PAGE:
Tips for Working from Home

By Jeff Haden – @jeff_haden

Tell people your schedule—and then “enforce” your schedule.

Interruptions are productivity killers, and when you work from home, your family and friends can be the most frequent sources of interruption. So be proactive. Share your schedule. Provide visual cues like shutting your door to let people know that you shouldn’t be interrupted.

Buy a great chair.

Working from home implicitly means you’re a knowledge worker. That means you spend a lot of time sitting in front of a computer. So no matter what else you do, invest in the most comfortable and ergonomically-correct chair you can find. If you aren’t comfortable, you can’t stay focused and you can’t stay productive.

Ruthlessly set limits.

Generally speaking, we can focus on any given task for 90 to 120 minutes. After that, we need a break so we can recharge. Split your day into 90-minute windows. That way, you’ll be able to work much more efficiently.

Include breaks in your schedule.

Your calendar should include scheduled break periods. Otherwise, your day will get away from you, and so will your opportunities to recharge. Never forget that the best recovery is active recovery.

Turn off your notifications.

Turning off alerts on your computer and phone will greatly improve your ability to focus on projects. When you need to get something done, turn off anything that might interrupt you, and then when you’re done, pop your head back up and see what you might have missed.

Adopt a productivity system.

Maybe one of the things you like best about working from home is the lack of enforced structure. That’s great, but unless you create your own structure, you’ll fritter away much of your day bouncing from task to task and mistaking things that seem urgent for things that truly important. Create a system that will work for you.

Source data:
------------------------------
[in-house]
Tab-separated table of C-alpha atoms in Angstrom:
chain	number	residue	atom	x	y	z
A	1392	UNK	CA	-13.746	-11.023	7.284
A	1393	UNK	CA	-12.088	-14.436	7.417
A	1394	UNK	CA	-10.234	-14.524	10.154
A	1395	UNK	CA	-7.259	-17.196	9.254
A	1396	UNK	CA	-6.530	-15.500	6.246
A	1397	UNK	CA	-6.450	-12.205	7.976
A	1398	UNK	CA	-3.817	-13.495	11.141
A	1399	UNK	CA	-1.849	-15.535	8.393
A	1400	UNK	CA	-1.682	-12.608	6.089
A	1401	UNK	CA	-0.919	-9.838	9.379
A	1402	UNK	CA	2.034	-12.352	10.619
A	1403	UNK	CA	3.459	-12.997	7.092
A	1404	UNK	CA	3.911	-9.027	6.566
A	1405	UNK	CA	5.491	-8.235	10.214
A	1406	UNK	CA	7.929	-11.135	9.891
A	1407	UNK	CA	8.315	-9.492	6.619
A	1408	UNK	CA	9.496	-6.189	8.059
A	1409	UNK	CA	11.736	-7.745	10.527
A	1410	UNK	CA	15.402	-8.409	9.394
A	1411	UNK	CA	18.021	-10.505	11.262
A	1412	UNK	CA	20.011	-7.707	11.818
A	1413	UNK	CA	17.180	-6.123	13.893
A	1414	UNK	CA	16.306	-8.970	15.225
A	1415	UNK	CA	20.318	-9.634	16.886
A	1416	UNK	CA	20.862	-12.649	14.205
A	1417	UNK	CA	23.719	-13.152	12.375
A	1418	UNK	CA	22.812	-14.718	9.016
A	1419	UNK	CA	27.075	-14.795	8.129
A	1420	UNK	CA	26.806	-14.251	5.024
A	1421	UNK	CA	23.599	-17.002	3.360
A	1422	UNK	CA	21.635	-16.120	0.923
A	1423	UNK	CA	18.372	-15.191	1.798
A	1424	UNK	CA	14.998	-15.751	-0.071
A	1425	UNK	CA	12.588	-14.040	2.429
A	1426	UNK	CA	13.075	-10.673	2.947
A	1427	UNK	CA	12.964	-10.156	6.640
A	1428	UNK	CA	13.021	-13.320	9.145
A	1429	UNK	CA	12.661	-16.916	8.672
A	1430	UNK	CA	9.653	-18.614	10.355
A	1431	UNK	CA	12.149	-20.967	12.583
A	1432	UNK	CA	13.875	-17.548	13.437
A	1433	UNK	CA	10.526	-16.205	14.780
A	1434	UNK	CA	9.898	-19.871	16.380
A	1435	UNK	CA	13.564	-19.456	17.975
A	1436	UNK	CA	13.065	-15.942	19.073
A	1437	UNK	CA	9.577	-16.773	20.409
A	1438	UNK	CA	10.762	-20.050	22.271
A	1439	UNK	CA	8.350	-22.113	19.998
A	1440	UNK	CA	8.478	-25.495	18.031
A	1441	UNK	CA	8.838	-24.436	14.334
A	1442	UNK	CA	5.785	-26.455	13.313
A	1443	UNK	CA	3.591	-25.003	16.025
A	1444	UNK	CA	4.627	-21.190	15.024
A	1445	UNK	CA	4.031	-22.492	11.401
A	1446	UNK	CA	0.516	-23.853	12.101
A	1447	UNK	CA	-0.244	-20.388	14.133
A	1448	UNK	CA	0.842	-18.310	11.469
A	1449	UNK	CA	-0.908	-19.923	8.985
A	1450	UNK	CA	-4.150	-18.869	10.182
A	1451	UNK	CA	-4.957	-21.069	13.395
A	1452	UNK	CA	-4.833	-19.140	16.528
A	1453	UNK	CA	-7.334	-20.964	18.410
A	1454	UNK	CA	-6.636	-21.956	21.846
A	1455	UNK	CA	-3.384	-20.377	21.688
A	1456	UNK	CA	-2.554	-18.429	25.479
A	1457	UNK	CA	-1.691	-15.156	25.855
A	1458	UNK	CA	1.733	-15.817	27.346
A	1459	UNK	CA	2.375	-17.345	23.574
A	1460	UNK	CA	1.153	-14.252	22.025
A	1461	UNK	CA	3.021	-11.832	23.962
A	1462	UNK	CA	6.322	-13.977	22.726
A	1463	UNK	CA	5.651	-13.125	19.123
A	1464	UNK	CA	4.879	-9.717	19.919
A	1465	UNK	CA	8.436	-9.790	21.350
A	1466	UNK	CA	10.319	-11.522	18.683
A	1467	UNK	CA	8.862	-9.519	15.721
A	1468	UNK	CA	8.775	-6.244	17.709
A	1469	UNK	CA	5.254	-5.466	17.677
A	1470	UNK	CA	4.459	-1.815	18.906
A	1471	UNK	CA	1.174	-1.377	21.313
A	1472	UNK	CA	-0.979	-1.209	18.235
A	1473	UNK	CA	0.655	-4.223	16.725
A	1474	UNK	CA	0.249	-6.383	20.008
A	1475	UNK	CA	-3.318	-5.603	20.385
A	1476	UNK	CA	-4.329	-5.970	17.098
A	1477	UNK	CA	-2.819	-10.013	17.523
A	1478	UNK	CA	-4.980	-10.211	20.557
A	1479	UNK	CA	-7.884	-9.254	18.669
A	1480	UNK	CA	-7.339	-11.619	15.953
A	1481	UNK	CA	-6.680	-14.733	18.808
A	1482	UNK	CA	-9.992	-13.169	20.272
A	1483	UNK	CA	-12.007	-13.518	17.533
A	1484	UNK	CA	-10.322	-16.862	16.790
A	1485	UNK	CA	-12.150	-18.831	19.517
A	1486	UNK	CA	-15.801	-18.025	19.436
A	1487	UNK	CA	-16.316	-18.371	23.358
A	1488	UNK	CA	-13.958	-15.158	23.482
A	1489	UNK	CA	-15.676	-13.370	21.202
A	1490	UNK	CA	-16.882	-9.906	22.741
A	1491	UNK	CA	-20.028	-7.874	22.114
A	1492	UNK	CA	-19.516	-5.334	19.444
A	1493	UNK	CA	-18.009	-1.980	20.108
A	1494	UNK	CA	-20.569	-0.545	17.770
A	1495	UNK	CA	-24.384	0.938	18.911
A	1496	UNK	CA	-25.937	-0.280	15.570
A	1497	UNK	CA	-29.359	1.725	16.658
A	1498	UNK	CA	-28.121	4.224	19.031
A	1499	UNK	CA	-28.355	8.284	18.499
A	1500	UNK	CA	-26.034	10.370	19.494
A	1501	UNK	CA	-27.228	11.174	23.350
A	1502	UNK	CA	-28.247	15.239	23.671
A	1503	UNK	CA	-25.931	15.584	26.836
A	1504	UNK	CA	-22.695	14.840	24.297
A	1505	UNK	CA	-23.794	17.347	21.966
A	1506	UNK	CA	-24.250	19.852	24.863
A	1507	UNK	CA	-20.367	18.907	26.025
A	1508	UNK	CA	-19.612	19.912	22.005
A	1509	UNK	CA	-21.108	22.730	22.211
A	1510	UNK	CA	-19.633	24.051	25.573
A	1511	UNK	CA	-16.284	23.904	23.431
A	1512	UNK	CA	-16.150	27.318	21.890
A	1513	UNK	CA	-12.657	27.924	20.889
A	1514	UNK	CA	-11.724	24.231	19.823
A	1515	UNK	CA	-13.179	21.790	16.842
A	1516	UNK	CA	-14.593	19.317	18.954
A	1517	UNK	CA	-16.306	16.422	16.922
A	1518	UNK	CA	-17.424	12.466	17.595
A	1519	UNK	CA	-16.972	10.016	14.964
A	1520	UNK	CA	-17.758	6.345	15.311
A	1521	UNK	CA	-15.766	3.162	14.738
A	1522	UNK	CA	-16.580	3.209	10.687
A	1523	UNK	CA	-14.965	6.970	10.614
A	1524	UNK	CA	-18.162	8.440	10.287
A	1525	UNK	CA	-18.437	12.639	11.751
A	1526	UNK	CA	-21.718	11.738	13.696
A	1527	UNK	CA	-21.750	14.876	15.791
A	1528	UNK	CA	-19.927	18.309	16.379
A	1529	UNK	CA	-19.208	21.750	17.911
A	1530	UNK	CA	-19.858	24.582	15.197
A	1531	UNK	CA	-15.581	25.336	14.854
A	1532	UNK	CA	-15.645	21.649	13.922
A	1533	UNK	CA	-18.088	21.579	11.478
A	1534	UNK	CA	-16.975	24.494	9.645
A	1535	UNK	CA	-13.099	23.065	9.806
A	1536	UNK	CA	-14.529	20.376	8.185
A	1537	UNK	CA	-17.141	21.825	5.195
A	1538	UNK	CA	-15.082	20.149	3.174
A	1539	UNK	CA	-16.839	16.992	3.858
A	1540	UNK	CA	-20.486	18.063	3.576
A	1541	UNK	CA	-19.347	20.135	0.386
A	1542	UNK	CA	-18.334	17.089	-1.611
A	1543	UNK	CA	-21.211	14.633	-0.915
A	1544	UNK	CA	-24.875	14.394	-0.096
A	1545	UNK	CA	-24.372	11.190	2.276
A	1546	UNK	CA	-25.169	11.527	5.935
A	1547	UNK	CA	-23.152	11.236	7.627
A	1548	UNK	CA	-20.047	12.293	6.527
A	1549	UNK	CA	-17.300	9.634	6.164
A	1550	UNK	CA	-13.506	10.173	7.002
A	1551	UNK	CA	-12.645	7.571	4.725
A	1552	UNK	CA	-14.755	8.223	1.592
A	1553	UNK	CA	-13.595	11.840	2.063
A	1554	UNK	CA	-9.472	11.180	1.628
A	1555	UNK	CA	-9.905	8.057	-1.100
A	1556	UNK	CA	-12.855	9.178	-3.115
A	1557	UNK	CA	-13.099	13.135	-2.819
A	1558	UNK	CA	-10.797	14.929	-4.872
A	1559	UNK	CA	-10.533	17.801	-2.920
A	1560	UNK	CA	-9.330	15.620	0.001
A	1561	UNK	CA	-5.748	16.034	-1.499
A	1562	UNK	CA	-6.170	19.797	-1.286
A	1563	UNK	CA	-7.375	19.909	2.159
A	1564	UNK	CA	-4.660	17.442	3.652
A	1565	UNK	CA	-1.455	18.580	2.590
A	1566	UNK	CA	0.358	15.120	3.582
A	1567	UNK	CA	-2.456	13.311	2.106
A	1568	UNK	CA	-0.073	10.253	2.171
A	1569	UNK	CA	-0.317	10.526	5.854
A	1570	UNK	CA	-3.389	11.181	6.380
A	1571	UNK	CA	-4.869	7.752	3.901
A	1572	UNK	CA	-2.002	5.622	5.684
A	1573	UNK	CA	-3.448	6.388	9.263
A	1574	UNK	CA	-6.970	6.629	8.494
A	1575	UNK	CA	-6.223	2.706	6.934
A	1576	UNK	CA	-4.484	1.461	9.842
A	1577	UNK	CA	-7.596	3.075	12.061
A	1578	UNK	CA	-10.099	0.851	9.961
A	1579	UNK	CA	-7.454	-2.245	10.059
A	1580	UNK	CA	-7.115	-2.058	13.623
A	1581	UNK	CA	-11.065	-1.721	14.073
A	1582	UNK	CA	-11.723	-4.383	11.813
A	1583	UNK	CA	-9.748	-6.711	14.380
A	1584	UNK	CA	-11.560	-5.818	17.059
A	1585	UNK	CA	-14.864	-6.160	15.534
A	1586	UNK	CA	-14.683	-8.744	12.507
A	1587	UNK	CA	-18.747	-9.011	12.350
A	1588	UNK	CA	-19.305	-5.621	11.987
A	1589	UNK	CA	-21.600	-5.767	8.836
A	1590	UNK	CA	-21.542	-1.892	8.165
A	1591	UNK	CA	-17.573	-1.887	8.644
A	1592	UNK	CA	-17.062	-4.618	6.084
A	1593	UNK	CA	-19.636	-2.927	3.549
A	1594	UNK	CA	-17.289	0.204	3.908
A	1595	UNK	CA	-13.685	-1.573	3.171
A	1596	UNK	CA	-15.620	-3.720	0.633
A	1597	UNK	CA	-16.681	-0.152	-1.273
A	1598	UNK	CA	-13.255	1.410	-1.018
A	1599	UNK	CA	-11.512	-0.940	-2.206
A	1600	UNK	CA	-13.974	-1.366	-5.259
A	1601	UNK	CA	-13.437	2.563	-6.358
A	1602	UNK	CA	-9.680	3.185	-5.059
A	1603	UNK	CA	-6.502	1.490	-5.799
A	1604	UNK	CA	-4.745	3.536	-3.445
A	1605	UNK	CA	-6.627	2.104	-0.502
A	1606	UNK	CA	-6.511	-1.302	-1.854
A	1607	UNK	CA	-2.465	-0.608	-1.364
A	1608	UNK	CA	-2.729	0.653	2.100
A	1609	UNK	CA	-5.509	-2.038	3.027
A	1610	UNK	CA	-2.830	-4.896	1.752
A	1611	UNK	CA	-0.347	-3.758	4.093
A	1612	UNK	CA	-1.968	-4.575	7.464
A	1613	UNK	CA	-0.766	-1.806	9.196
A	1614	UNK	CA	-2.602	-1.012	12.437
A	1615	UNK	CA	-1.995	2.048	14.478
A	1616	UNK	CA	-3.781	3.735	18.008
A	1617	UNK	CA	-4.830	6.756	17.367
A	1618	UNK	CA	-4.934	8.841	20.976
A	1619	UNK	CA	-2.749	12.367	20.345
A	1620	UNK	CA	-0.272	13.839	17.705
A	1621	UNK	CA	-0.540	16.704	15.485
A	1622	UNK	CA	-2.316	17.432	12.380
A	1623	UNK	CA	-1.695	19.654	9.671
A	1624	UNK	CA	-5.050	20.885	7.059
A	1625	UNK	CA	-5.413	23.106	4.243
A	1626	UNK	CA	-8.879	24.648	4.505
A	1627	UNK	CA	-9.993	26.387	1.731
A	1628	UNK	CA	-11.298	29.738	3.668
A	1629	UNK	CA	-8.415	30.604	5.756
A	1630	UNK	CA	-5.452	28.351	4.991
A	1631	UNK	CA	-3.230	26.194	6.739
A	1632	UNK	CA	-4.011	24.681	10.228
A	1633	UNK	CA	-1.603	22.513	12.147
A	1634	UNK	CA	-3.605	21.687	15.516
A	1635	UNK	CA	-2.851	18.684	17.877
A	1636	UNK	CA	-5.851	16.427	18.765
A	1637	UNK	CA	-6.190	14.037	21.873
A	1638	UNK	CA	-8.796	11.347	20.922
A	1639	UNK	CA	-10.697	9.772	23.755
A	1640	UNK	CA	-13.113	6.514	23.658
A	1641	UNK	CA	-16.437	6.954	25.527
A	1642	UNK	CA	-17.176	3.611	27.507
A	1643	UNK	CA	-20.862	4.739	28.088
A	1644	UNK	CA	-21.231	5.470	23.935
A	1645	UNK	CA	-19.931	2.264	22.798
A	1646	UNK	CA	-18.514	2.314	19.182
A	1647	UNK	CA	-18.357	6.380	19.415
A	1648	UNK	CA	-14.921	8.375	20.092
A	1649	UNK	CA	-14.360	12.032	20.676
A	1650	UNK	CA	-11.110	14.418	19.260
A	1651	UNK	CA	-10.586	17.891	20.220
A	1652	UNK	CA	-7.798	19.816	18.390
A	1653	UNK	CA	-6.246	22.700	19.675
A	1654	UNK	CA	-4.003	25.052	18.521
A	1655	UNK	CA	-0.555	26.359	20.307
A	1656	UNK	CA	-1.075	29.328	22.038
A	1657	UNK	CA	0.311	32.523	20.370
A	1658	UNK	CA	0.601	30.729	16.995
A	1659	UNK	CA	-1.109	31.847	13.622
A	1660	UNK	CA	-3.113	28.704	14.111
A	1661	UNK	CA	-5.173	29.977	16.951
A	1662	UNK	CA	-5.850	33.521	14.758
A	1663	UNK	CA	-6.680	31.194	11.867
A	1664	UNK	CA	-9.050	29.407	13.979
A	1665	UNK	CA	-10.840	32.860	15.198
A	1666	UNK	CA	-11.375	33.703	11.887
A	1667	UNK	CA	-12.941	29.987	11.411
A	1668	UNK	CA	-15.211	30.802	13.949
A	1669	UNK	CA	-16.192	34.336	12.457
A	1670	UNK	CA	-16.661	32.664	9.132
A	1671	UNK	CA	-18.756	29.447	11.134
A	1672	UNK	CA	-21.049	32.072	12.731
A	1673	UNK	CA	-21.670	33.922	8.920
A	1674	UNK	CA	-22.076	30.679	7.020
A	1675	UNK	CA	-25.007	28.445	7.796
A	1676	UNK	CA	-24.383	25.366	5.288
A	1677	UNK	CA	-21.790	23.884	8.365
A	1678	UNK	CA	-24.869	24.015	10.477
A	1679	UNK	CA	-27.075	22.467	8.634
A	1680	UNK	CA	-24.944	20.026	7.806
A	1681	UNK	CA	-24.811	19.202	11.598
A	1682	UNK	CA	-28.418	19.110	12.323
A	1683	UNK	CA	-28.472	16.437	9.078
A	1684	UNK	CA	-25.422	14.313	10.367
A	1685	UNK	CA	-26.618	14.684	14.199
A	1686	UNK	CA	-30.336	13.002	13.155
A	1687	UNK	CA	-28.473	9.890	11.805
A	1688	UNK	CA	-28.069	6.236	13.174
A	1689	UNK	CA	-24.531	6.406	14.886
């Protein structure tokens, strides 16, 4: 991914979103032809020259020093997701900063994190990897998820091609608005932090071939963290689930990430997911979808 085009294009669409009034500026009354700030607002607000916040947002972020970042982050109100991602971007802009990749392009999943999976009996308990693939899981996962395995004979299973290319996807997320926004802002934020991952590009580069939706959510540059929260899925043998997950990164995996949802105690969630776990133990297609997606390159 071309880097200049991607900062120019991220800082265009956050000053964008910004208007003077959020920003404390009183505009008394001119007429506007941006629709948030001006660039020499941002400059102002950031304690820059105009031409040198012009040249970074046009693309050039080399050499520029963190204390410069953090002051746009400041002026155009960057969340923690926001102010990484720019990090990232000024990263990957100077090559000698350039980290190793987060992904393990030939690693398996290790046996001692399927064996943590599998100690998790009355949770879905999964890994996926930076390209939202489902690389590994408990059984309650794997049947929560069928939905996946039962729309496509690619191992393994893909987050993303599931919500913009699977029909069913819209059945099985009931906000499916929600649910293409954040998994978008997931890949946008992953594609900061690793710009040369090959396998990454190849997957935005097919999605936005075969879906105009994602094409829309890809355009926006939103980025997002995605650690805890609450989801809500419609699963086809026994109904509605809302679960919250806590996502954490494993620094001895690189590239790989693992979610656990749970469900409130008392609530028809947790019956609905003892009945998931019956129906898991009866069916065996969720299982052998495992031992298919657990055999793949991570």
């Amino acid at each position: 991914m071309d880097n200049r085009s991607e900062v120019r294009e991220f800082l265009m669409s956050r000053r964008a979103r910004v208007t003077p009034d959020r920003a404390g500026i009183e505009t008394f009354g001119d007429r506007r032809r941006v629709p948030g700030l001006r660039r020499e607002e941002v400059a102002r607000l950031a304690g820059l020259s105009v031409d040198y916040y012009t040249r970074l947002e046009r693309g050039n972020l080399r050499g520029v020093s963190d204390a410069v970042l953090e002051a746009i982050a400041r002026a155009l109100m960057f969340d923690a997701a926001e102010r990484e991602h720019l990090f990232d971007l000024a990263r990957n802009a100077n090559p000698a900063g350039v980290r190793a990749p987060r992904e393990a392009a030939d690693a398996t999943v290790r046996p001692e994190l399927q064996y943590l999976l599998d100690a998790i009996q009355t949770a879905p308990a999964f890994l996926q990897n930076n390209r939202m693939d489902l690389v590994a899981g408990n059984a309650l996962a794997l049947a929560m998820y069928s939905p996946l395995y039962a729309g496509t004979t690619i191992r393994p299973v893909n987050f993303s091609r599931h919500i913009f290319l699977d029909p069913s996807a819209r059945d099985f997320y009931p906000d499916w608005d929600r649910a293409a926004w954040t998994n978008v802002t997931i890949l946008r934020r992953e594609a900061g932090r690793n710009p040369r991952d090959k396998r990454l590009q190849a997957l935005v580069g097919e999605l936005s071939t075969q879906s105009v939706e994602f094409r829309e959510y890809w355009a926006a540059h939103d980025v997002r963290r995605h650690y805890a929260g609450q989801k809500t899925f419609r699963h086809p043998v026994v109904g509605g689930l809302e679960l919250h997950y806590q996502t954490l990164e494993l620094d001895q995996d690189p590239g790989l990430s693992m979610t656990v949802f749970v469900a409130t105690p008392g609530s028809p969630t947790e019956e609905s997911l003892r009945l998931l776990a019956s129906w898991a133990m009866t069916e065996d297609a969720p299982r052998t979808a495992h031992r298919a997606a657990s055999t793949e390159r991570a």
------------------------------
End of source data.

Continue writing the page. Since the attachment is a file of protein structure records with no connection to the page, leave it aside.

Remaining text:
working-from-home

De-clutter at least once a week.

Purge, purge, and purge some more. Your workspace needs to look productive in order to be productive.

Create a nighttime routine.

Make a list. Make a few notes. Review information. Prime yourself to hit the ground running the next day. Knocking out an important task first thing in the morning sets the tone for the rest of the day.

Create a morning routine.

Don’t dawdle, don’t ease your way into your morning, and don’t make sure you get some “me” time. Get up, clean up, fuel up, and start rolling.

Create a happy shelf.

When you surround yourself with things that make you happy, you will do better work.

Make your home office your home court advantage.

See your ability to conveniently do what you need to do when you need to do it as your home court advantage: if you want, you can leverage the efficiency to be more responsible and flexible than anyone else, and that can be a significant competitive advantage.

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